I actually had the nerve to say this after an hour at the Coliseum on Monday. After a long day of traveling from Berlin and trying to navigate my way to the hotel in Rome to meet up with Michelle and her mom, I was exhausted, hot, and done with rubbing elbows with other tourists. The second I said this out loud however, it was cause for me to pause and reflect on what exactly I was doing here. I was concerned that I had lost that initial excitement and awe one experiences when traveling to a place for the first time. I had been to Rome before and thought that maybe I was becoming desensitized to all the sights, smells, and experiences that make travel such a rewarding experience for me. Any doubts I had about traveling however were gone by that night after we had an amazing meal at Osteria De Nerone, a little restaurant located near the Coliseum that I had been to years earlier with my mom. The food was excellent, the service was charming, or perhaps it was just the wine, regardless, by the end of the night I was once again feeling excitement and awe at being in the eternal city. In fact, it didn’t take long for me to remember why Rome is still one of my favorite places on earth.
On Tuesday we headed into Assissi, a hilltop city in Umbria, located about two hours from Rome by train. Though it was cloudy and rainy throughout the day, I absolutely loved Assisi. It’s claim to fame is it is the home of St. Francis; patron saint of animals.
A son of a wealthy businessman, in the early 13th century St. Francis denounced material items and declared himself to be a servant of God alone. Popular among other young men at the time, Francis’ followers soon formed the Franciscan Monks and were eventually given approval by the Pope. Though the main draw when visiting the town is to visit the Basilica, there are many other highlights one should consider when wandering the narrow cobblestone alleys that make up this delightful hilltown.
We took the bus to the top of the town and started our exploration in a little neighborhood that is built around an ancient Roman Arena. From this vantage point we were also privied to a panoramic view of the surrounding countryside dotted with fig trees, oak trees, grape and olive trees. We eventually found our way into the church of San Rufino where St. Francis was baptized. The church, built in the 12ht century in the neoclassical style, was built on top of a roman church that existed during the 9th century. The glass tiles along the floor allow you to walk over these ruins and take in all the different layers of history.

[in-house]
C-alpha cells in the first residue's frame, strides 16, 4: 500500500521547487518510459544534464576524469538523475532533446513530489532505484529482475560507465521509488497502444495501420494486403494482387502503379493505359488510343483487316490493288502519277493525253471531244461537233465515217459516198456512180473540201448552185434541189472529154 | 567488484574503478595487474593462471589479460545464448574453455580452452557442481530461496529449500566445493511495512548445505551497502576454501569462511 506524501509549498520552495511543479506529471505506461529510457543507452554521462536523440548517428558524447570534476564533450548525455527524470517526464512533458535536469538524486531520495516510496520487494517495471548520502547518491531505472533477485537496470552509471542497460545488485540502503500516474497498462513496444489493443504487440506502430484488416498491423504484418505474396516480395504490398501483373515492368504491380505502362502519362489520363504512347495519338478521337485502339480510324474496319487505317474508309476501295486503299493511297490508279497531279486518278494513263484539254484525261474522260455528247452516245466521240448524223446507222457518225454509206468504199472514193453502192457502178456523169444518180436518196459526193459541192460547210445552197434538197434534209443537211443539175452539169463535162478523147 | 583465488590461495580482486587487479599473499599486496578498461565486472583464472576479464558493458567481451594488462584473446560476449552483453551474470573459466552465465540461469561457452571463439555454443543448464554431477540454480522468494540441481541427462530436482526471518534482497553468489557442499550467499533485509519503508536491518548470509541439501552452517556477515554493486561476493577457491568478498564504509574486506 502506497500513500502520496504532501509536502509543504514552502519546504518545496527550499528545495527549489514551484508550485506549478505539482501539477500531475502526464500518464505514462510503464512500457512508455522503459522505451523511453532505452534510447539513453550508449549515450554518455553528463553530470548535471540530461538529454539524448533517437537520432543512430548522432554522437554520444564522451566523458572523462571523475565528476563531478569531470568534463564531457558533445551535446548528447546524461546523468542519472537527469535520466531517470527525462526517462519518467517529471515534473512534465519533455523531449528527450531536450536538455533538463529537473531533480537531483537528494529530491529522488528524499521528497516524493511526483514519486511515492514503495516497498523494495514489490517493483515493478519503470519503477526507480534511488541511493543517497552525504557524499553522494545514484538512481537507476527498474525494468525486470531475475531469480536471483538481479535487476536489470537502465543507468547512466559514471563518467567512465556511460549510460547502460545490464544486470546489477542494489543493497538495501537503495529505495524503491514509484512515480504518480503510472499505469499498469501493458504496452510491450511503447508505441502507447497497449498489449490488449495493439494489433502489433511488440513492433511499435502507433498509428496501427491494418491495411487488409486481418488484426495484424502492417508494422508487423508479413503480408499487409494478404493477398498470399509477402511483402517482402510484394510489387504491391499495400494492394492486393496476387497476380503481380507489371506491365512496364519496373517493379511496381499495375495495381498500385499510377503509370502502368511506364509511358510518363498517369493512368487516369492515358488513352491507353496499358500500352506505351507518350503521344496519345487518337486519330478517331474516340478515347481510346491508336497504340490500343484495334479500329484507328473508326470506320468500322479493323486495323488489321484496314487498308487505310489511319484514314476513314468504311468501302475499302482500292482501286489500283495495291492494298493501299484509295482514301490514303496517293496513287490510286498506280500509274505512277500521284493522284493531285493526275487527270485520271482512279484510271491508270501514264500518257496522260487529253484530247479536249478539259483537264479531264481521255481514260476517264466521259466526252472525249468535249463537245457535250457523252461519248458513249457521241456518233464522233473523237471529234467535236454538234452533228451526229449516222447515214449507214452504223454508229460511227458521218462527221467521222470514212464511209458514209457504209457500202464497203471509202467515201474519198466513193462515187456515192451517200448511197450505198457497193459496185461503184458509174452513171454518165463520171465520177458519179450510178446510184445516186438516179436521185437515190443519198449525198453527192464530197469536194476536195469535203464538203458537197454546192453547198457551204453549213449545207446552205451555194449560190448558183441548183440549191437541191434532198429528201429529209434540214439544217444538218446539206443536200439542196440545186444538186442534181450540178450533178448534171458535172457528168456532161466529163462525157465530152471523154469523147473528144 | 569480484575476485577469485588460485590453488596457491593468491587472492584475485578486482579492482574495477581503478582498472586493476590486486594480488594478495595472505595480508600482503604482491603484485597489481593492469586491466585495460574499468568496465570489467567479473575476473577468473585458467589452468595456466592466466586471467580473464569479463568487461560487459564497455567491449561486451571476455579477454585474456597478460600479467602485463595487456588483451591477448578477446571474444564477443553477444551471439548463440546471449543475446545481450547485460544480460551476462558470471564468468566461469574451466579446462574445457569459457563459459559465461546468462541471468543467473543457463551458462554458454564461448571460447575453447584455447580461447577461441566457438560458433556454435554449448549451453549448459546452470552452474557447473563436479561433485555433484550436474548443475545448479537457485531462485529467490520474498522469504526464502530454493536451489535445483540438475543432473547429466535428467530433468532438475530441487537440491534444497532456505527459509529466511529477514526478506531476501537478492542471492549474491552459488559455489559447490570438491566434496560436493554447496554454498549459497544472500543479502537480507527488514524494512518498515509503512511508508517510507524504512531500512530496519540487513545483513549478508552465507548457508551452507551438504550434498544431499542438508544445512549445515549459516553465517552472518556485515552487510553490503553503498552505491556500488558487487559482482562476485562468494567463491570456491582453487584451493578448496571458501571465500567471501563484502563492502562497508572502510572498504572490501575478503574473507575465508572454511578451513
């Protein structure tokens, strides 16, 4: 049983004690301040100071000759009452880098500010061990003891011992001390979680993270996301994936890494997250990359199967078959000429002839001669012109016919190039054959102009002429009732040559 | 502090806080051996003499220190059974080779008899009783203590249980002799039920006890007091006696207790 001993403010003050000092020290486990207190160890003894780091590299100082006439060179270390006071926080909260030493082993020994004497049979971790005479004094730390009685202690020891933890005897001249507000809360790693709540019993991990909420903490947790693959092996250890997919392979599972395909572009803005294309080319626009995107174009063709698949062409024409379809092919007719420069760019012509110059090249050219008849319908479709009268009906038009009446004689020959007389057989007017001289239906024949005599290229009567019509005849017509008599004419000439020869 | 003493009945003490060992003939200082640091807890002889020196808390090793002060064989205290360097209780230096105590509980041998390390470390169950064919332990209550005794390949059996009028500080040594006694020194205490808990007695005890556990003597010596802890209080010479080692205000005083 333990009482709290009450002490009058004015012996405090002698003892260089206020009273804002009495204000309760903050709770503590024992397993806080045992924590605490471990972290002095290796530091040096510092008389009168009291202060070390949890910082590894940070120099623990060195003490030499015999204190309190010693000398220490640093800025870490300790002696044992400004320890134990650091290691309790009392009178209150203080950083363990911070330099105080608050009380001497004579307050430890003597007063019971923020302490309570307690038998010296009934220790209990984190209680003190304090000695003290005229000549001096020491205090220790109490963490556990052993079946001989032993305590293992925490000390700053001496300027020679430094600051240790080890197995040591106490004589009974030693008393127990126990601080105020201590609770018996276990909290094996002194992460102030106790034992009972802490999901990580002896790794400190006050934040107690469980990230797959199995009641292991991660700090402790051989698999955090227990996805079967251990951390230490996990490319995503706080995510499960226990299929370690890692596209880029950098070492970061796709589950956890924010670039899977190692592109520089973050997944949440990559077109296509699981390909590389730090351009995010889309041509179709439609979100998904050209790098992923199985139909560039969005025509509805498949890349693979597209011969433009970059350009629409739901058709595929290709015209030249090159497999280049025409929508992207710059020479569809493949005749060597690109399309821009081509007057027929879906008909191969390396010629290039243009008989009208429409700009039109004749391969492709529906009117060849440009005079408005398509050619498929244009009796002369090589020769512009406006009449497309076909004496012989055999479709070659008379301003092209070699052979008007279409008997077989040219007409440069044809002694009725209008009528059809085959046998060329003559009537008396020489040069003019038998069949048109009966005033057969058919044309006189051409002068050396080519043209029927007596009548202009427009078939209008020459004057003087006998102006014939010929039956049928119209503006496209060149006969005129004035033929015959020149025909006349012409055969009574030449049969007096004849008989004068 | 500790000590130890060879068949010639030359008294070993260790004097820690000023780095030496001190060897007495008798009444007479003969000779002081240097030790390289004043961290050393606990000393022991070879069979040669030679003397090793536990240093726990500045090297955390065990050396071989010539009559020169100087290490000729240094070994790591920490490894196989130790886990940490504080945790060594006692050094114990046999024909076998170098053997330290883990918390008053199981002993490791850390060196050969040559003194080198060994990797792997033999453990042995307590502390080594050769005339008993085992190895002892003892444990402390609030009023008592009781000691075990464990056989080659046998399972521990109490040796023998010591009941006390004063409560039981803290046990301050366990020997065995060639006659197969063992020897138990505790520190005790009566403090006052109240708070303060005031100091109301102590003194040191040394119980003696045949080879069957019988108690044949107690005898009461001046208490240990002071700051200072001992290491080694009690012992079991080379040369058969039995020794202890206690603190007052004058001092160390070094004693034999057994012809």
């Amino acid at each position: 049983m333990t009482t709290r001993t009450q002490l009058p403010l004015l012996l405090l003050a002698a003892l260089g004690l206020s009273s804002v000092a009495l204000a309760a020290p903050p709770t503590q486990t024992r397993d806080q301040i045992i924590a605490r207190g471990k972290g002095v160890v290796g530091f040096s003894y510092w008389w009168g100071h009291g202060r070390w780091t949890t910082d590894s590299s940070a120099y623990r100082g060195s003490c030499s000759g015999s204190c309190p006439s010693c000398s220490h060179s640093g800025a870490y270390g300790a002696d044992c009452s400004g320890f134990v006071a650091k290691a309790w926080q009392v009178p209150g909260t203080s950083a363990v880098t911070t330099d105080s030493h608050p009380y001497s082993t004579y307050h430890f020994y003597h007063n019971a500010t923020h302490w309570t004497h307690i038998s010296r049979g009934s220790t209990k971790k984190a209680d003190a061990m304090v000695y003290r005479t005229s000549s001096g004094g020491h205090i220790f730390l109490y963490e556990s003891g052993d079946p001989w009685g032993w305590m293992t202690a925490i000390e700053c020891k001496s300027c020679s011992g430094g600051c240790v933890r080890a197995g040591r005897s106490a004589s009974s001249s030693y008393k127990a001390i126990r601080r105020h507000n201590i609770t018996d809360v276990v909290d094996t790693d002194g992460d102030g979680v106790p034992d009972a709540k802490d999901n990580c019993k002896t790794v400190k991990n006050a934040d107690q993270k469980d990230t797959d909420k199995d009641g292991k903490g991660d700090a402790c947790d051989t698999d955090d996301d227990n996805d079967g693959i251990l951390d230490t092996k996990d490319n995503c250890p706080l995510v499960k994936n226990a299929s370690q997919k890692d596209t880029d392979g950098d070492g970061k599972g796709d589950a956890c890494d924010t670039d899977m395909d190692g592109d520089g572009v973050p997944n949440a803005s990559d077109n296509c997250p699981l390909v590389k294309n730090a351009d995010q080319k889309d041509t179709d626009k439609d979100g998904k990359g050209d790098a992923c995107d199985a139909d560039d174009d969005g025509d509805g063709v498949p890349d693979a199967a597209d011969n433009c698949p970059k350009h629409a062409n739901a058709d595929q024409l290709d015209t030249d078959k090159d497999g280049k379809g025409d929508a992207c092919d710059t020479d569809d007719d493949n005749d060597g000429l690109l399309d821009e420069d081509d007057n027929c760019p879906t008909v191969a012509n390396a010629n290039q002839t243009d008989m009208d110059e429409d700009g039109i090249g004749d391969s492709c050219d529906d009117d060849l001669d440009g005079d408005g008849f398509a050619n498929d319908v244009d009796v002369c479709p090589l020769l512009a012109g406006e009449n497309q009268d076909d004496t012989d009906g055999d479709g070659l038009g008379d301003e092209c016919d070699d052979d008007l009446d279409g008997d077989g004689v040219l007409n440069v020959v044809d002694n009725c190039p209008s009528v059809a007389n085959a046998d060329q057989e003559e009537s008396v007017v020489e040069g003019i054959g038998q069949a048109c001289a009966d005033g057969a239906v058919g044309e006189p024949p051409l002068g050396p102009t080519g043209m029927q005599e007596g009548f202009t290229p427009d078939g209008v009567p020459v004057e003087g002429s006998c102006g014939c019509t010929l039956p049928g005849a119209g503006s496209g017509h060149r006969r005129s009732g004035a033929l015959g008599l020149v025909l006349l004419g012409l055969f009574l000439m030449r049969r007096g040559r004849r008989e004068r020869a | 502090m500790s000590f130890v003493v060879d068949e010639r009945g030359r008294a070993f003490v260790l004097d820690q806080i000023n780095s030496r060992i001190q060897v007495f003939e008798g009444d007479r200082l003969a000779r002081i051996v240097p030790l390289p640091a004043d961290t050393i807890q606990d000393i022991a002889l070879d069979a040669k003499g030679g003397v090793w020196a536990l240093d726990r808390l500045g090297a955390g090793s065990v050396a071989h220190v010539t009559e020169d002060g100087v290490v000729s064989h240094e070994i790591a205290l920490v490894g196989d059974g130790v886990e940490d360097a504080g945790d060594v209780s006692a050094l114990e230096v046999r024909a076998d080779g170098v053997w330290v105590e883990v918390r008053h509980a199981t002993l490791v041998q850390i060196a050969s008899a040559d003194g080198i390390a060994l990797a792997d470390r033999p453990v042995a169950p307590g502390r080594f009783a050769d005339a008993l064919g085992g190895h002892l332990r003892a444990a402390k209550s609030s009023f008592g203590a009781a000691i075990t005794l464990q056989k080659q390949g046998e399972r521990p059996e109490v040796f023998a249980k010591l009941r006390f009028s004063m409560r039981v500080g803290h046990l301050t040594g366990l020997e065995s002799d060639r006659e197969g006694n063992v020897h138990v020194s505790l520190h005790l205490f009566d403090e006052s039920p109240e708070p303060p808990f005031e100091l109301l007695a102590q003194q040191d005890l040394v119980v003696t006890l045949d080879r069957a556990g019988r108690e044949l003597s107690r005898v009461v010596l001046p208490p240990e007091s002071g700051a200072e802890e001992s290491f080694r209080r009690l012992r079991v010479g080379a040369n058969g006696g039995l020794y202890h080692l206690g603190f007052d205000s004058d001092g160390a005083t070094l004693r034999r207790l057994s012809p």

We continued to explore the town, hopping in and out of little gift stores selling religious items as varied as rosary beads to bobble heads of St. Francis.
One of the most interesting things we came across was the Church of Santa Stefano; a basic, no frills roman church that was the pinnacle point of one of the miracles associated with St. Francis. Legend has it that on the day St. Francis died, October 3rd, 1226, the bells of the church spontaneously rang.
At around 2pm we our way to a great little restuarant located just up the hill from the Bascillica; Locanda del Podesta. We treated ourselves to a fantastic lunch of umbrian sausages and stringozzi cacio e pepe (local umbrian pasta with cheese and black pasta). A sinple glass of the house red and I was in heaven. This heavenly, post meal euphoria was just what I needed before entering into , af the Basilica of St. Francis.
The Basilica is one of the more interesting churches I have been to in Europe. Built after St. Francis’ death, the church is a three-tiered monument to his life and the faith of of the Franciscan monks.
Under the lower basilica one can find the tomb of St. Francis, along with a relics chapel that houses his robe and his chalice. Both the lower and upper basilica’s are ordained with Renaissance art that, among other things, depicts many scenes from the life of St. Francis.
By 6pm, we were back on the train making our way to Rome.
Tuesday evening we ventured out to the Trastevere neighborhood which runs along the Tiber river. Young, hip, and loudly Italian, the neighborhood comes alive at night. Filled with cafes and live music, we happily strolled and explored the narrow alley ways till we came across a cute little wine and cheese shop where we had a late night snack of fresh buffalo mozzarella, ham, and of course, vino. Not even 48 hours in Rome and I already felt like we were living the Dolce Vita.
Earlier today we made our way to the Villa Borghese Gallery and admired the work of Bernini’s life like sculptures. Afterwards, we scrapped our plans to go and rent bikes along the Appian Way and just decided to stroll through the streets of Rome, visiting the Trevi Fountain, the Pantheon, and the Piazza Navona. Standing outside the Pantheon, we witnessed a protest of union workers and briefly showed our support by cheering along. We then had another delightful meal of pasta and wine at a place called Armondo’s, down a side street away from all the tourists.
Though my time in Rome was short, and my initial enthusiasm was waning, I can say with all certainty that Rome; the eternal city, with all its catholic pageantry, ancient ruins, and loud and lively people, will forever be my home away from home. Rome was the first city I have ever visited outside of the United States, and though I have been to many interesting and one might say “exotic” places since that inaugural trip, Rome is the only city that has truly stolen my heart. I could die happily in this place, though there is much more traveling to do before then, for tomorrow we are off to Cinque Terre bright and early.
More pictures to follow, I am having difficulty uploading.